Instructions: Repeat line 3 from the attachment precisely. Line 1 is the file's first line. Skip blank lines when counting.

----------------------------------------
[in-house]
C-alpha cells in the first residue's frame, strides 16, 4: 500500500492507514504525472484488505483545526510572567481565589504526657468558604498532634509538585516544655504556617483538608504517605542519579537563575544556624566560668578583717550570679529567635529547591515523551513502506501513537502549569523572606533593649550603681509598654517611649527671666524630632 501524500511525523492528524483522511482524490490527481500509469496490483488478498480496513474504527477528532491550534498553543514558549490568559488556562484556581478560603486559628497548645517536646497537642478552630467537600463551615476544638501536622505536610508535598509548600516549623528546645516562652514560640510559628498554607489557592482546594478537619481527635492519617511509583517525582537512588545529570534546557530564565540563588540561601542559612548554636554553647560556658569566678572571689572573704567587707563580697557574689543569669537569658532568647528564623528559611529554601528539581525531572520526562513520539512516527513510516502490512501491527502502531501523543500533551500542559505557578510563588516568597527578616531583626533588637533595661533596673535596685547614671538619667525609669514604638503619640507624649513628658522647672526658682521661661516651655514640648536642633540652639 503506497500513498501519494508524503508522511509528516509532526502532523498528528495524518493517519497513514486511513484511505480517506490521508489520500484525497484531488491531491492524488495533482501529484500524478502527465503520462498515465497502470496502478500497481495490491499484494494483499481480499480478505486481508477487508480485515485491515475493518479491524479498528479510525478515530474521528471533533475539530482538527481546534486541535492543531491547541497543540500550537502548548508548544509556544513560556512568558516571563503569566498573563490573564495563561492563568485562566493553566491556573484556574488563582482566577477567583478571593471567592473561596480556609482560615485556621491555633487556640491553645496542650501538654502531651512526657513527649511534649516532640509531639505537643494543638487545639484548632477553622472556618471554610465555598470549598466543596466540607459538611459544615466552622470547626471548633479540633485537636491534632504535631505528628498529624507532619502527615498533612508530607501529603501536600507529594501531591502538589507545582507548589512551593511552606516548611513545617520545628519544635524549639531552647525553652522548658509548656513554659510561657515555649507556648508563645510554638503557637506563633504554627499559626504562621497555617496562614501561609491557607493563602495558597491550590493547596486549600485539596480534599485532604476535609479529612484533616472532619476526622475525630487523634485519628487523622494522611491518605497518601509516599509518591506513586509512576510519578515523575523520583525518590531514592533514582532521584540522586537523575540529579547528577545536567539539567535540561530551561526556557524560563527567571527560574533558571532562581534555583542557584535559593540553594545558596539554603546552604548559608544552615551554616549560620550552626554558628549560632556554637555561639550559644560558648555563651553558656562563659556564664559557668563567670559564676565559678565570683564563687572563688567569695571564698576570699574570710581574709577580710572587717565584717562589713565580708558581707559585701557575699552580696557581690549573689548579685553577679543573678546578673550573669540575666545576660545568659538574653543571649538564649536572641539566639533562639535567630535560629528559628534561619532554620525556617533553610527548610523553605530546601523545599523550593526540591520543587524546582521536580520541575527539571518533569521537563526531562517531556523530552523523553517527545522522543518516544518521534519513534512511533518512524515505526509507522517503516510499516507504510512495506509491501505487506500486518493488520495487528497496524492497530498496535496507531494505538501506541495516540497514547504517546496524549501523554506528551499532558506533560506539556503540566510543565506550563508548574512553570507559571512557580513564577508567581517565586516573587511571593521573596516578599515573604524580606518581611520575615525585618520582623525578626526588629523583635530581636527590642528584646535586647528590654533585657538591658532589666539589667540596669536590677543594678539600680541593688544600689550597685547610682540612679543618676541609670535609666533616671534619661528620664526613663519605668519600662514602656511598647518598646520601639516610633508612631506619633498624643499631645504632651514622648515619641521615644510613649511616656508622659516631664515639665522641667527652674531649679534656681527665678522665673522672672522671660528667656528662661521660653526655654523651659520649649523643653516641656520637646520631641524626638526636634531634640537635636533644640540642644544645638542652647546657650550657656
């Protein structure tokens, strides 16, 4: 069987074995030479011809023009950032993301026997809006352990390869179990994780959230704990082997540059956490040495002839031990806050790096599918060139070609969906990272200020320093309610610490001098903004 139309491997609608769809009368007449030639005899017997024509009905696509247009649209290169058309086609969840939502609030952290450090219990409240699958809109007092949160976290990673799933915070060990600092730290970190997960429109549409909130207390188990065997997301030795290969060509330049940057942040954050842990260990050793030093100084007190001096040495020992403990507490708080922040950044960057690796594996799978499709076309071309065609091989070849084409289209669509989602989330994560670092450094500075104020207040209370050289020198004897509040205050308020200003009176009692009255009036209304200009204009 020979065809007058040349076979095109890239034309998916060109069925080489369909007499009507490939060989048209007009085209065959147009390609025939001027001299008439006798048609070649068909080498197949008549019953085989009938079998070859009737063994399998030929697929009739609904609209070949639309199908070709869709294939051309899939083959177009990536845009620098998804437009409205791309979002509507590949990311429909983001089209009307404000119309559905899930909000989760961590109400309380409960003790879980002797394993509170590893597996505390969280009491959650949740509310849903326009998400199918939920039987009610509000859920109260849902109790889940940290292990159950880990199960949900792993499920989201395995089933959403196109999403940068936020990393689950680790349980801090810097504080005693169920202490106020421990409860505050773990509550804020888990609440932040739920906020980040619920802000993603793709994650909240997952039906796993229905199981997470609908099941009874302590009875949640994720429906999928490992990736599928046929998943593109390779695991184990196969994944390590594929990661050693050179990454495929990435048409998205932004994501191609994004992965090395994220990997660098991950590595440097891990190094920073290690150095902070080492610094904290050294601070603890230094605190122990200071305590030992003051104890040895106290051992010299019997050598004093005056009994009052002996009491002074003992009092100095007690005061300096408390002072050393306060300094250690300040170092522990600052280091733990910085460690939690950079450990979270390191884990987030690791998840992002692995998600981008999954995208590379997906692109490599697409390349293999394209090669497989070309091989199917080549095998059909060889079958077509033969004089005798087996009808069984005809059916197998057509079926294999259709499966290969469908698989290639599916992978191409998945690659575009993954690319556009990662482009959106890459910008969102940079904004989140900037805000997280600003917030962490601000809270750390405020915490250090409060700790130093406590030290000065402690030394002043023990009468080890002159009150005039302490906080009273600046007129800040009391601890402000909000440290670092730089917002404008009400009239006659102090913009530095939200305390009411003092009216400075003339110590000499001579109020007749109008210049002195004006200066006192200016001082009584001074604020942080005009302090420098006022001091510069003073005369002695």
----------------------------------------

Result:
């Protein structure tokens, strides 16, 4: 069987074995030479011809023009950032993301026997809006352990390869179990994780959230704990082997540059956490040495002839031990806050790096599918060139070609969906990272200020320093309610610490001098903004 139309491997609608769809009368007449030639005899017997024509009905696509247009649209290169058309086609969840939502609030952290450090219990409240699958809109007092949160976290990673799933915070060990600092730290970190997960429109549409909130207390188990065997997301030795290969060509330049940057942040954050842990260990050793030093100084007190001096040495020992403990507490708080922040950044960057690796594996799978499709076309071309065609091989070849084409289209669509989602989330994560670092450094500075104020207040209370050289020198004897509040205050308020200003009176009692009255009036209304200009204009 020979065809007058040349076979095109890239034309998916060109069925080489369909007499009507490939060989048209007009085209065959147009390609025939001027001299008439006798048609070649068909080498197949008549019953085989009938079998070859009737063994399998030929697929009739609904609209070949639309199908070709869709294939051309899939083959177009990536845009620098998804437009409205791309979002509507590949990311429909983001089209009307404000119309559905899930909000989760961590109400309380409960003790879980002797394993509170590893597996505390969280009491959650949740509310849903326009998400199918939920039987009610509000859920109260849902109790889940940290292990159950880990199960949900792993499920989201395995089933959403196109999403940068936020990393689950680790349980801090810097504080005693169920202490106020421990409860505050773990509550804020888990609440932040739920906020980040619920802000993603793709994650909240997952039906796993229905199981997470609908099941009874302590009875949640994720429906999928490992990736599928046929998943593109390779695991184990196969994944390590594929990661050693050179990454495929990435048409998205932004994501191609994004992965090395994220990997660098991950590595440097891990190094920073290690150095902070080492610094904290050294601070603890230094605190122990200071305590030992003051104890040895106290051992010299019997050598004093005056009994009052002996009491002074003992009092100095007690005061300096408390002072050393306060300094250690300040170092522990600052280091733990910085460690939690950079450990979270390191884990987030690791998840992002692995998600981008999954995208590379997906692109490599697409390349293999394209090669497989070309091989199917080549095998059909060889079958077509033969004089005798087996009808069984005809059916197998057509079926294999259709499966290969469908698989290639599916992978191409998945690659575009993954690319556009990662482009959106890459910008969102940079904004989140900037805000997280600003917030962490601000809270750390405020915490250090409060700790130093406590030290000065402690030394002043023990009468080890002159009150005039302490906080009273600046007129800040009391601890402000909000440290670092730089917002404008009400009239006659102090913009530095939200305390009411003092009216400075003339110590000499001579109020007749109008210049002195004006200066006192200016001082009584001074604020942080005009302090420098006022001091510069003073005369002695």